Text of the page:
A global pandemic is as big as it gets.
Bigger than a tectonic shift (an earthquake only affects a city or two).
Bigger than landing on the moon. (Only a few competing nations care about that.) Bigger than a political scandal, a stock market crash, and the fall of an empire.
The whole world is involved. This is the first time and probably the last time that this will happen while you’re alive. (A dress rehearsal for global warming, perhaps.)
All the world has, indeed, become a stage. And we’re at intermission. Creatures in black clothes against black curtains, running to and fro. Our props, our sets, our neighbors are being carted away. The lights have shut off, the music turned down.
Unlike a theater performance, however, there is no person over the loudspeaker telling us what’s happening, thanking us for coming, and giving us suggestions on what to do next.
And we don’t like that.
As much as we resent our routines – our assigned seat in the audience, our role in the play – as much as we complain about not having time and space, we, as the human race, struggle much much more with initiating and following through with Change.
We fear losing what we have and that keeps us standing obediently on our X’s and staying in our seats.
But change has come to us. All of us. Whether we want it or not.
It’s taken our jobs, it’s taken our kids’ activities, it’s taken our Friday nights, our Sunday outings, our long drives, our morning commute, our evening happy hour. It’s pulled us away and pushed us back inside, behind closed doors. Without the deep voice over the loudspeaker, without our assigned parts and the cues of others, we’re scrambling.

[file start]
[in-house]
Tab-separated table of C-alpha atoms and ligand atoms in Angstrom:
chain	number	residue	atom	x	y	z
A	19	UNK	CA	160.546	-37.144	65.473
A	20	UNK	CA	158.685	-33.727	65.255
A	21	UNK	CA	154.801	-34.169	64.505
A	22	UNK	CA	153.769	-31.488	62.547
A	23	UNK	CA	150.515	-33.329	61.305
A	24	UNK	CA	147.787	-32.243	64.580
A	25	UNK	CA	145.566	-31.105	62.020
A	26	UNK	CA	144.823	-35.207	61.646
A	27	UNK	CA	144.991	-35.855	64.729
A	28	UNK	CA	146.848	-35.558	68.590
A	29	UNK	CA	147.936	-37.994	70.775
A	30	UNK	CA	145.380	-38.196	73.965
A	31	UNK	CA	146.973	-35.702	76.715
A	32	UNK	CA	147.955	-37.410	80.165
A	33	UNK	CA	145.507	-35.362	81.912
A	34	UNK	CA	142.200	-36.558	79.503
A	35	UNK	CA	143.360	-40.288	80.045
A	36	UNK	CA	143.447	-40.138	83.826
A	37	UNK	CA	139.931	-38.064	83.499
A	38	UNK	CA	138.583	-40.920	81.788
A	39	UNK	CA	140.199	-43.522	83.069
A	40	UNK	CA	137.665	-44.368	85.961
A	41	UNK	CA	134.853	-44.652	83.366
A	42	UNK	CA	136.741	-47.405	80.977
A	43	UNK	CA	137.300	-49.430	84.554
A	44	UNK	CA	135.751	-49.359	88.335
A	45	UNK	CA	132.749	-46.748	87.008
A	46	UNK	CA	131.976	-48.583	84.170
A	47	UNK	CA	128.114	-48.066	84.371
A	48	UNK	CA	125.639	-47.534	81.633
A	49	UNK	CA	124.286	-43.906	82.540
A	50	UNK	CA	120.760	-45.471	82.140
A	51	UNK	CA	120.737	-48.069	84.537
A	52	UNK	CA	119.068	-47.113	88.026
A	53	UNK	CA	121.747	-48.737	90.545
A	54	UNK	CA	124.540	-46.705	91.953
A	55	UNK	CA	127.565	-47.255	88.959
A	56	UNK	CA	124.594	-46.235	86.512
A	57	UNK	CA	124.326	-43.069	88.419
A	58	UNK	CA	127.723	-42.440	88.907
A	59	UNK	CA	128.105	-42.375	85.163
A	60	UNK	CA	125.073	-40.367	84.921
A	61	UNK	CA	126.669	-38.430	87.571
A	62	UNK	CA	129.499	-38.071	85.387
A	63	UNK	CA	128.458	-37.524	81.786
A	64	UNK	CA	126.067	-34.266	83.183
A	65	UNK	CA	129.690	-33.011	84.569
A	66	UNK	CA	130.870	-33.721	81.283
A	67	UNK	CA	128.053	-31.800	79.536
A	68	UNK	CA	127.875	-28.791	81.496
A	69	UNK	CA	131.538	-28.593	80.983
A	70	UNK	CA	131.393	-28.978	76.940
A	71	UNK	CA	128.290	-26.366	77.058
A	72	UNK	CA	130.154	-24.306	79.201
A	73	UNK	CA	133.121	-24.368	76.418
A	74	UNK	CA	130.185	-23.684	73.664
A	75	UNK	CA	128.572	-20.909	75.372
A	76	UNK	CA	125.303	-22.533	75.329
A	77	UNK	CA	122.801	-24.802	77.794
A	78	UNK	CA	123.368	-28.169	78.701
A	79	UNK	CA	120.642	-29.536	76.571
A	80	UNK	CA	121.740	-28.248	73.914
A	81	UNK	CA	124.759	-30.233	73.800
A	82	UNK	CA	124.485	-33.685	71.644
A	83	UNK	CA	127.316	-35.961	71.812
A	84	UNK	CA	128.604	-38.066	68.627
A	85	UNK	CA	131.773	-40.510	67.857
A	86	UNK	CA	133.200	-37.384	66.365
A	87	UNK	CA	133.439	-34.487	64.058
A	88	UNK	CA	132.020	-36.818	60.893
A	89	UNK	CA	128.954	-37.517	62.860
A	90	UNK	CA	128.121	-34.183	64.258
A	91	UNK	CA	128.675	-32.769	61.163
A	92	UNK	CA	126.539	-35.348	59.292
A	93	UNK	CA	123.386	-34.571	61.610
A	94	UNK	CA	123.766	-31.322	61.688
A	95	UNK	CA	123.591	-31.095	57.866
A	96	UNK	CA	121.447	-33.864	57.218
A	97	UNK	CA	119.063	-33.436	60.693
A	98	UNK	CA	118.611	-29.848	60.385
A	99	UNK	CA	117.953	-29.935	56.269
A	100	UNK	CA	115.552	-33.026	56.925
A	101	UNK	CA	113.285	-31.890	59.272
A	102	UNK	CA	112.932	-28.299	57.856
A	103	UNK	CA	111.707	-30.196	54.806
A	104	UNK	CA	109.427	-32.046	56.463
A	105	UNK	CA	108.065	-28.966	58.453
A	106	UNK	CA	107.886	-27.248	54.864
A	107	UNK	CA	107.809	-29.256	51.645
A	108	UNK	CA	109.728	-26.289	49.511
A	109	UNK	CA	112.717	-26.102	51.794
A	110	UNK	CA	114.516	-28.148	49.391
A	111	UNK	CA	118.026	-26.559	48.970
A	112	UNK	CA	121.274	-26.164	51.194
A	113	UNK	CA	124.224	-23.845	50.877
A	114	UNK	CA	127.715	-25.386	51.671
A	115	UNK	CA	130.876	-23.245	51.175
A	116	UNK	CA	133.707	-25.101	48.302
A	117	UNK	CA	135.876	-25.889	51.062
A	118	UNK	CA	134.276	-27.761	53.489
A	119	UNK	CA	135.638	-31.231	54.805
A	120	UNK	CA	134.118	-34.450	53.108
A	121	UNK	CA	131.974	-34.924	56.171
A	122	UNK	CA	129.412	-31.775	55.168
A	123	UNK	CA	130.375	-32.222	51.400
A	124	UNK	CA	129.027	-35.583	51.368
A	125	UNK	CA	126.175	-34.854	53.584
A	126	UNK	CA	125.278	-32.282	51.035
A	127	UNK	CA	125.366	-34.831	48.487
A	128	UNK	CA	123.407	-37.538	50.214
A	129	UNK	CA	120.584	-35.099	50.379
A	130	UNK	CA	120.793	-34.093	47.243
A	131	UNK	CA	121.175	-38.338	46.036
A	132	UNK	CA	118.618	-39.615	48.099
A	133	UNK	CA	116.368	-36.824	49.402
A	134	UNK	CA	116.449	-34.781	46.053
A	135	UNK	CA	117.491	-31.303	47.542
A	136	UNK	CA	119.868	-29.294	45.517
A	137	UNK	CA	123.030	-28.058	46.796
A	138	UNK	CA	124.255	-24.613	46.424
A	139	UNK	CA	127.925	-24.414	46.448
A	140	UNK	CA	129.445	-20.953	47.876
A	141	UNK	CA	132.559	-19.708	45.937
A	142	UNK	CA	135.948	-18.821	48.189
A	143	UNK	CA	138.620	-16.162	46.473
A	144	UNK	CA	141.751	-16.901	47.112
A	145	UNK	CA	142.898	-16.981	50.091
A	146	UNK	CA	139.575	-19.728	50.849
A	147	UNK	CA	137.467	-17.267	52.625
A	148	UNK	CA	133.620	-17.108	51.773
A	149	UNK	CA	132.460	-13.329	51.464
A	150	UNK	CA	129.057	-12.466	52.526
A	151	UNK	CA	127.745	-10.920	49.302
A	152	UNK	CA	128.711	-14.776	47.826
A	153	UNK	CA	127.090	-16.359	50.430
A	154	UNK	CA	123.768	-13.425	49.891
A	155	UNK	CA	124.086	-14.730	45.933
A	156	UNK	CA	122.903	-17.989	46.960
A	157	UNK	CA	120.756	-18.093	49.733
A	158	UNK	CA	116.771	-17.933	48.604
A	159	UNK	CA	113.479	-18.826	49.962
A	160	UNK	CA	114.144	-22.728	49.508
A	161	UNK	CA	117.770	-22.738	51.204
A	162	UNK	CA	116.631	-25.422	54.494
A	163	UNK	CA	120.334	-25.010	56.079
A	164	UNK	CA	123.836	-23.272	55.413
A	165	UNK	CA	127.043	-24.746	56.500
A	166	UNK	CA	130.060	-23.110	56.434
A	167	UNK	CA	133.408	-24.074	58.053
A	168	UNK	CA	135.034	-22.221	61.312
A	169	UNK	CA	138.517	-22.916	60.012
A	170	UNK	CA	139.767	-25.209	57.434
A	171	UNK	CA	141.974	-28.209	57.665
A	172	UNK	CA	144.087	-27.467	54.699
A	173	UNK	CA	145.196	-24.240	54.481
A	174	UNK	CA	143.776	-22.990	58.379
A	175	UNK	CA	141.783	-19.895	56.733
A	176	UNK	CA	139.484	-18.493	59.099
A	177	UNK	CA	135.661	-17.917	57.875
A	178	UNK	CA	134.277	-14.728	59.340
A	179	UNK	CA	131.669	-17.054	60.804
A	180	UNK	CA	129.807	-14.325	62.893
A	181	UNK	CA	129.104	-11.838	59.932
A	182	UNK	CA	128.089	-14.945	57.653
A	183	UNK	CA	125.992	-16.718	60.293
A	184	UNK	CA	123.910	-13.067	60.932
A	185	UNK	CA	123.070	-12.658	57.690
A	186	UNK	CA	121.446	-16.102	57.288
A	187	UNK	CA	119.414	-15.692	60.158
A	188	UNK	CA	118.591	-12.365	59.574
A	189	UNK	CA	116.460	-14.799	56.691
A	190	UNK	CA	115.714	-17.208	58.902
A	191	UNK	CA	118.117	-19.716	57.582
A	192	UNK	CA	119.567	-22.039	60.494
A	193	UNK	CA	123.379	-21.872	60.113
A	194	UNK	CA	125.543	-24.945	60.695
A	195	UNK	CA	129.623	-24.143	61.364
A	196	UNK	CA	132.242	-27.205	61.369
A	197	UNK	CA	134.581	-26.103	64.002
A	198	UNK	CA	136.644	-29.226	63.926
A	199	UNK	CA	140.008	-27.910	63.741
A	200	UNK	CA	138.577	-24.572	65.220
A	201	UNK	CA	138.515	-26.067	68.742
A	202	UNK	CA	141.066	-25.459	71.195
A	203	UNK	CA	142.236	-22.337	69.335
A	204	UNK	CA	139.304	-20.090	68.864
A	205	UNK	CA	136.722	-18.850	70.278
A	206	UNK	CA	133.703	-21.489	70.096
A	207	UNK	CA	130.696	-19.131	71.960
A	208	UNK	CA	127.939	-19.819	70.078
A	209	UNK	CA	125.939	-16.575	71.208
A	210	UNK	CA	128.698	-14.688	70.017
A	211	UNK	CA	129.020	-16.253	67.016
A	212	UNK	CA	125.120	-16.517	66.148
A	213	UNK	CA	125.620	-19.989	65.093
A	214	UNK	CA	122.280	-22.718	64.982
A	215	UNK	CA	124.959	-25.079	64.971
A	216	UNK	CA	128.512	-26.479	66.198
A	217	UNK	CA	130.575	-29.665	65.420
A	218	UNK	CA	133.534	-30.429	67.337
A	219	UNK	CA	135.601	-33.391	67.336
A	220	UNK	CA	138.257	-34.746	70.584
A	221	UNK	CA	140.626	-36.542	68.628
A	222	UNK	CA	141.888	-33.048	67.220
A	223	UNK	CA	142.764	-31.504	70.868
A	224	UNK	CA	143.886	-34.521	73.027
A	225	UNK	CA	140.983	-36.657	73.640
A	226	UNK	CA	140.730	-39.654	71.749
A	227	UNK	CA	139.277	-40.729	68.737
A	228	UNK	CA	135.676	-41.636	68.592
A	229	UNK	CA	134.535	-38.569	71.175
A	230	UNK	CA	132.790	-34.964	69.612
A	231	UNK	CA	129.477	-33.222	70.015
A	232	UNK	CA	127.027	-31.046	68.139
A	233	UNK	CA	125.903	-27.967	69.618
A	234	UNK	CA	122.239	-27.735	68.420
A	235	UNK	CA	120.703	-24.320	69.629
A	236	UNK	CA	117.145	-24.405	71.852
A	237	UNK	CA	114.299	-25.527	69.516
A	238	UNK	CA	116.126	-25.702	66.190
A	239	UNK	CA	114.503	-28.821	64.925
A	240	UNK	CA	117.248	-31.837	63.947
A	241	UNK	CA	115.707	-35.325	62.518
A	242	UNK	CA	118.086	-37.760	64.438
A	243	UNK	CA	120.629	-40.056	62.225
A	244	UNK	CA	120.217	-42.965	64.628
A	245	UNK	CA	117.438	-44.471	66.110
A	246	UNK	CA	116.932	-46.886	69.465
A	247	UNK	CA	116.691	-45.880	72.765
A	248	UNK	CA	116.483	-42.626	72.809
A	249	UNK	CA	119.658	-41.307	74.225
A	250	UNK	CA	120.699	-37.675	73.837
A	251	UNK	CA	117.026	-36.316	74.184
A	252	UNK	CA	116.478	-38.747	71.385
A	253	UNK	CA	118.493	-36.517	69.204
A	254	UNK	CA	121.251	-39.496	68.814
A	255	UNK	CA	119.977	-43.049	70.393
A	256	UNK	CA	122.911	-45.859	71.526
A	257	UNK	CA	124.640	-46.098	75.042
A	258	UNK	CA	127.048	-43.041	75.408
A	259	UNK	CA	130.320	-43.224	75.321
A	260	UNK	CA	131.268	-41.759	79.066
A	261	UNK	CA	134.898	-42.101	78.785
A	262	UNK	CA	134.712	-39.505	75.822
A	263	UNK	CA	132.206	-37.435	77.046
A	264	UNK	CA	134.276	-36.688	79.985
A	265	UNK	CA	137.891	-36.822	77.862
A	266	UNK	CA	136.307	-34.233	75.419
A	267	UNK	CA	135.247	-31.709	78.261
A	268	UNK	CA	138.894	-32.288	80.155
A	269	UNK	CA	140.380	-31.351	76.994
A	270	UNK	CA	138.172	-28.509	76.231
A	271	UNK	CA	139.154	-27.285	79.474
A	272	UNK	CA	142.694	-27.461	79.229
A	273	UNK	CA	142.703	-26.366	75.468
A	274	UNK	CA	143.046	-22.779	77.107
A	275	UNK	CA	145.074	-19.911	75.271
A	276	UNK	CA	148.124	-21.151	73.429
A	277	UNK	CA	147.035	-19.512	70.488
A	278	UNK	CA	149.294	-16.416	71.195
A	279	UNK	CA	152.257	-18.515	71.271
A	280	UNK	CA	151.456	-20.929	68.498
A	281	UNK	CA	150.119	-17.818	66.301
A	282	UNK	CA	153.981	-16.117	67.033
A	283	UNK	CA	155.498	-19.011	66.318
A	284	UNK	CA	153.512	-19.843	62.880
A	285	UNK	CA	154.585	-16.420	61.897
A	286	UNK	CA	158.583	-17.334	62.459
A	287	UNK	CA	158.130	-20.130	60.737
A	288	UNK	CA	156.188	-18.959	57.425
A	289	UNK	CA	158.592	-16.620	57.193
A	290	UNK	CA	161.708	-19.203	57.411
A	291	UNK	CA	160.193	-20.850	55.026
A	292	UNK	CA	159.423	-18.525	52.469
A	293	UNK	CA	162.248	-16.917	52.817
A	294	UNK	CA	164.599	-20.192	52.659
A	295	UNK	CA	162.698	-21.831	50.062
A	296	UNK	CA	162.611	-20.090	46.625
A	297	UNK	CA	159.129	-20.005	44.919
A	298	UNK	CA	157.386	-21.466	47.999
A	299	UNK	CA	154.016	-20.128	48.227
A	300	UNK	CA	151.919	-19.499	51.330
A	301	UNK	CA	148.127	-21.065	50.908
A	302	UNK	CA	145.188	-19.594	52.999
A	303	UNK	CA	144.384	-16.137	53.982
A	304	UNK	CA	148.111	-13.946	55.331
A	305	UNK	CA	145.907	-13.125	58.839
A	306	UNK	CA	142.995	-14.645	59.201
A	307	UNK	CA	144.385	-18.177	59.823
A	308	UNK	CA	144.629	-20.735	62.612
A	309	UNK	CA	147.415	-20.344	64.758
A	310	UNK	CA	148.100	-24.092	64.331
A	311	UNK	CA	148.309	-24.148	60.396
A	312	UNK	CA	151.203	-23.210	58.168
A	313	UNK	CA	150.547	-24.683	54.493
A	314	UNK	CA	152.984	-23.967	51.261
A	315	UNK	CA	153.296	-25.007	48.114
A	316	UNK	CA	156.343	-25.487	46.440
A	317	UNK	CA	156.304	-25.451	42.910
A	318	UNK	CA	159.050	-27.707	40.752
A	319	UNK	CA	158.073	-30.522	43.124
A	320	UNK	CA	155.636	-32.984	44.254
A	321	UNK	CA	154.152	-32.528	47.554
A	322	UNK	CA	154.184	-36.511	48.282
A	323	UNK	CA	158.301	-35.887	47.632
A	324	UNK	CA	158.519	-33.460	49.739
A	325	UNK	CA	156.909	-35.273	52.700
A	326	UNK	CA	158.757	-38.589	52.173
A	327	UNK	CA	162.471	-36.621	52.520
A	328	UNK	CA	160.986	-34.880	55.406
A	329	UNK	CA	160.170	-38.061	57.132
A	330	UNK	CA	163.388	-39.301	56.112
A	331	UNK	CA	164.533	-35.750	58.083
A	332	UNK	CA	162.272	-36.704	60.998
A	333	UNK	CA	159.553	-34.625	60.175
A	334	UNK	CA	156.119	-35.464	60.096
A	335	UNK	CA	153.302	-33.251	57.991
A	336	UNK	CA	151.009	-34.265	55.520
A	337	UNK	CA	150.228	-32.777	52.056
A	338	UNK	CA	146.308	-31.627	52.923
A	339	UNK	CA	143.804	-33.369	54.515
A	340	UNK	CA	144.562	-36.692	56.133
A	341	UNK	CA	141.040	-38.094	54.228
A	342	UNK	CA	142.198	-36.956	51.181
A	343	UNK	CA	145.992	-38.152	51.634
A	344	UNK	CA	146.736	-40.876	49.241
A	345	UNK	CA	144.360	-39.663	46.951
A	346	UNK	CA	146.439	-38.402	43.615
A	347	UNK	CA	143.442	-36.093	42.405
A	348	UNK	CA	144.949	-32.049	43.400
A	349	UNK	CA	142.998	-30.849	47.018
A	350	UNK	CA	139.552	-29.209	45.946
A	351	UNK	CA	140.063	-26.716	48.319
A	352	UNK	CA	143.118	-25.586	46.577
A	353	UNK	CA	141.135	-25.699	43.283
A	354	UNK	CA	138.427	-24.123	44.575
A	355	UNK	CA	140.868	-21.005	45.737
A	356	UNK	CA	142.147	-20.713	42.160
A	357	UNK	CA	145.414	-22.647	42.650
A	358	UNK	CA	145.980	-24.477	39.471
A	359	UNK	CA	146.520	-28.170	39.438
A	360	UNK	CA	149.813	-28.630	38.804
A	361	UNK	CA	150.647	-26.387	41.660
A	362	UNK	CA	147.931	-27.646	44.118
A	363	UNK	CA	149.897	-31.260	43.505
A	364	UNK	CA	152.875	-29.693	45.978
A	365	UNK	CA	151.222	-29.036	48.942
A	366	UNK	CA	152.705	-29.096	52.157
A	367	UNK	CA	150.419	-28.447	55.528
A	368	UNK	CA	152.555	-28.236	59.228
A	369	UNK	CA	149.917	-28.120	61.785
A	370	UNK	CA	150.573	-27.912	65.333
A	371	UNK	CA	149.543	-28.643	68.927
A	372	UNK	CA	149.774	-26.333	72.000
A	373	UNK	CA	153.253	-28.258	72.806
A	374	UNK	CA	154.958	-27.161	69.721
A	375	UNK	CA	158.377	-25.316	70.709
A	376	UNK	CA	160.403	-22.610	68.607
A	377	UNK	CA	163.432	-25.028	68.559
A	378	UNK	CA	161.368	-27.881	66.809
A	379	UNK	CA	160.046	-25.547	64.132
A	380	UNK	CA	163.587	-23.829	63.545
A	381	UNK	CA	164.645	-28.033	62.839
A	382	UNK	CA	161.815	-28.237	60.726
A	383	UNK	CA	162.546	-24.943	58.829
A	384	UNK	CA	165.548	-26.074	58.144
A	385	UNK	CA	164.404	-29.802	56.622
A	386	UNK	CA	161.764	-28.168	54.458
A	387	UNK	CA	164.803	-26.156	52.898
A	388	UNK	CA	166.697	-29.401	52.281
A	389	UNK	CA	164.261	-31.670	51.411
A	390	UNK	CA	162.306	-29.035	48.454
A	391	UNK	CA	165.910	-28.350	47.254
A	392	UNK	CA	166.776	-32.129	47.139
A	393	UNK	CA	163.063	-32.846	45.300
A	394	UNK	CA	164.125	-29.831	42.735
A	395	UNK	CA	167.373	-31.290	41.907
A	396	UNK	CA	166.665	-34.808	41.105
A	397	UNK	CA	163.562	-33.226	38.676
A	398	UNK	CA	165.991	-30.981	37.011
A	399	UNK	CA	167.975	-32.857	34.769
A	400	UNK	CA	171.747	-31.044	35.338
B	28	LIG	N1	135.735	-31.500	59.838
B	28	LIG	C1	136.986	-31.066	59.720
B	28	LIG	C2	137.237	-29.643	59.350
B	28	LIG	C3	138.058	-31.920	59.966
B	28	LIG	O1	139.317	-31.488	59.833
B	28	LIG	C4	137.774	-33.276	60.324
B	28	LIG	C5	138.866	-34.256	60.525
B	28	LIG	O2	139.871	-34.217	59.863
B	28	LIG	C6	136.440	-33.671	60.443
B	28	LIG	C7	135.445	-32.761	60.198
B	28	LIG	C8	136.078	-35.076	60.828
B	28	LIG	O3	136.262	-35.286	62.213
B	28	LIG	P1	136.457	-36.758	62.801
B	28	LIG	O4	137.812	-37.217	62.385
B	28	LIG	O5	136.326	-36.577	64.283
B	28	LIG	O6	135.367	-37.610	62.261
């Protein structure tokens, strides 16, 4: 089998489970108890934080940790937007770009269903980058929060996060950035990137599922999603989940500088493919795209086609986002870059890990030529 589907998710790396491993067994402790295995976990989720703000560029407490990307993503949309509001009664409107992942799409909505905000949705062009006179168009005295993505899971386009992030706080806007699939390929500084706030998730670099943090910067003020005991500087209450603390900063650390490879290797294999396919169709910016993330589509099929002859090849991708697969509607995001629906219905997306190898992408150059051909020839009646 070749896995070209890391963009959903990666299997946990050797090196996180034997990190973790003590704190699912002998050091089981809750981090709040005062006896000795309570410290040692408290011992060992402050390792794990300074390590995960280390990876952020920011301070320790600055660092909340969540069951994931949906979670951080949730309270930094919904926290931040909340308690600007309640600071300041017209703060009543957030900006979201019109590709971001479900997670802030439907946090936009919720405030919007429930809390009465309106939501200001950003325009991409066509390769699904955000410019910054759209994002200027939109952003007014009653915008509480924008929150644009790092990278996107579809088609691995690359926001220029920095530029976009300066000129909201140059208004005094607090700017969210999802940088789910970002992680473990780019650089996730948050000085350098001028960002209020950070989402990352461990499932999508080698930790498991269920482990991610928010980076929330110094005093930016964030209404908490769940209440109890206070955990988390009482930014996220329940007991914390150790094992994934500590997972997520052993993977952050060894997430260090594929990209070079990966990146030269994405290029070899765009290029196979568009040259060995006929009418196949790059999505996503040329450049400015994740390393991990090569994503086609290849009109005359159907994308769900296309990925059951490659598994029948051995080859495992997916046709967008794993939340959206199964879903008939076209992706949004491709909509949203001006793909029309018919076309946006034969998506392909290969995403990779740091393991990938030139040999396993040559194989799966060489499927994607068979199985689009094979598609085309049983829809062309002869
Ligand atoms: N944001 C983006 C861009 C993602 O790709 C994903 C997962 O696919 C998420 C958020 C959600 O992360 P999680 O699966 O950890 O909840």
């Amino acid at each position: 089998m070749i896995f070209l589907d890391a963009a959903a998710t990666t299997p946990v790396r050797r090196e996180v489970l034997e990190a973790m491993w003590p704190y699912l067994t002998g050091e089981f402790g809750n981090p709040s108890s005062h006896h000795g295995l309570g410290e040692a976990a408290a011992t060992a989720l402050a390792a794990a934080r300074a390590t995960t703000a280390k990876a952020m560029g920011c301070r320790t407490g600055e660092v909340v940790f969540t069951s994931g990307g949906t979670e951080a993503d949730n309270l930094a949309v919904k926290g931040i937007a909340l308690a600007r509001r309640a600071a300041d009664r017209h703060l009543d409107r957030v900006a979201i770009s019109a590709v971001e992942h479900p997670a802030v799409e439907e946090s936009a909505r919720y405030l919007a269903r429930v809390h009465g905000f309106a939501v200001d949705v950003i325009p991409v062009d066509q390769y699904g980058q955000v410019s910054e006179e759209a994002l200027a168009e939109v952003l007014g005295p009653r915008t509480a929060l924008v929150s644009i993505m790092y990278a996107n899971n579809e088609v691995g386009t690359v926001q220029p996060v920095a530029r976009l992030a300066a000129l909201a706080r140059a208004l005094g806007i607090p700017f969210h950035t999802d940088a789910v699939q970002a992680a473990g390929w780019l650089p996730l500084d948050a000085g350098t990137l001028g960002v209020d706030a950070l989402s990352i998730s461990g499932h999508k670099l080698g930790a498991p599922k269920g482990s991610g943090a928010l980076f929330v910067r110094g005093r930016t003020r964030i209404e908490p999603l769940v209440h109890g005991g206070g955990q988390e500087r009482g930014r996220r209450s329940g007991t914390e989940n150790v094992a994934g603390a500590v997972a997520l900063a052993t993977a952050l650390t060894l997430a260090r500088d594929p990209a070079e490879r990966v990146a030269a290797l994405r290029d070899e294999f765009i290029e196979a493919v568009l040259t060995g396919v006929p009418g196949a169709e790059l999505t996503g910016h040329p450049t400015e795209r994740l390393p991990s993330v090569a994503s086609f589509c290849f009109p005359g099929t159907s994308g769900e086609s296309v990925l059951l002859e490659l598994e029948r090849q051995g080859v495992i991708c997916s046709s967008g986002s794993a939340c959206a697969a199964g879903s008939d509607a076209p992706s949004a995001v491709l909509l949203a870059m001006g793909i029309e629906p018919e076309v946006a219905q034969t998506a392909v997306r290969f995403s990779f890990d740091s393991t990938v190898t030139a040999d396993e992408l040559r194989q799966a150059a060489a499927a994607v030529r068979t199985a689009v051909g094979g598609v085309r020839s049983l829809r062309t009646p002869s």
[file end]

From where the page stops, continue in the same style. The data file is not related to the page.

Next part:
It’s understandable: this Intermission isn’t ending. It’s becoming our Second Act. And there is no script. We have to make up the lines ourselves.
We’re like typecast characters that get to choose our parts for the first time in a while: it’s a freedom we wished for but struggle to embrace. We really do get to dance like nobody’s watching. Because nobody is watching. We get to build, to create, to cut out little useless carvings, to make paper dolls.
And when we’re past this thing and the lights go up and we’re all standing in bizarre contortions and configurations with new trophies in our grasp, and some of us have left the building while others have kissed the back of their hands and sprayed graffiti in the bathroom, absolutely none of it will be held against us.
All will be revered. And all will be forgiven.
Because… we were all involved – an earthquake heard ’round the world, the same sky falling onto every one of us.
Don’t worry about the scraps of paper that are falling around your feet, the piles of sawdust forming, the pencil shavings. Keep tinkering. See what you come up with.
Our messes will be excused.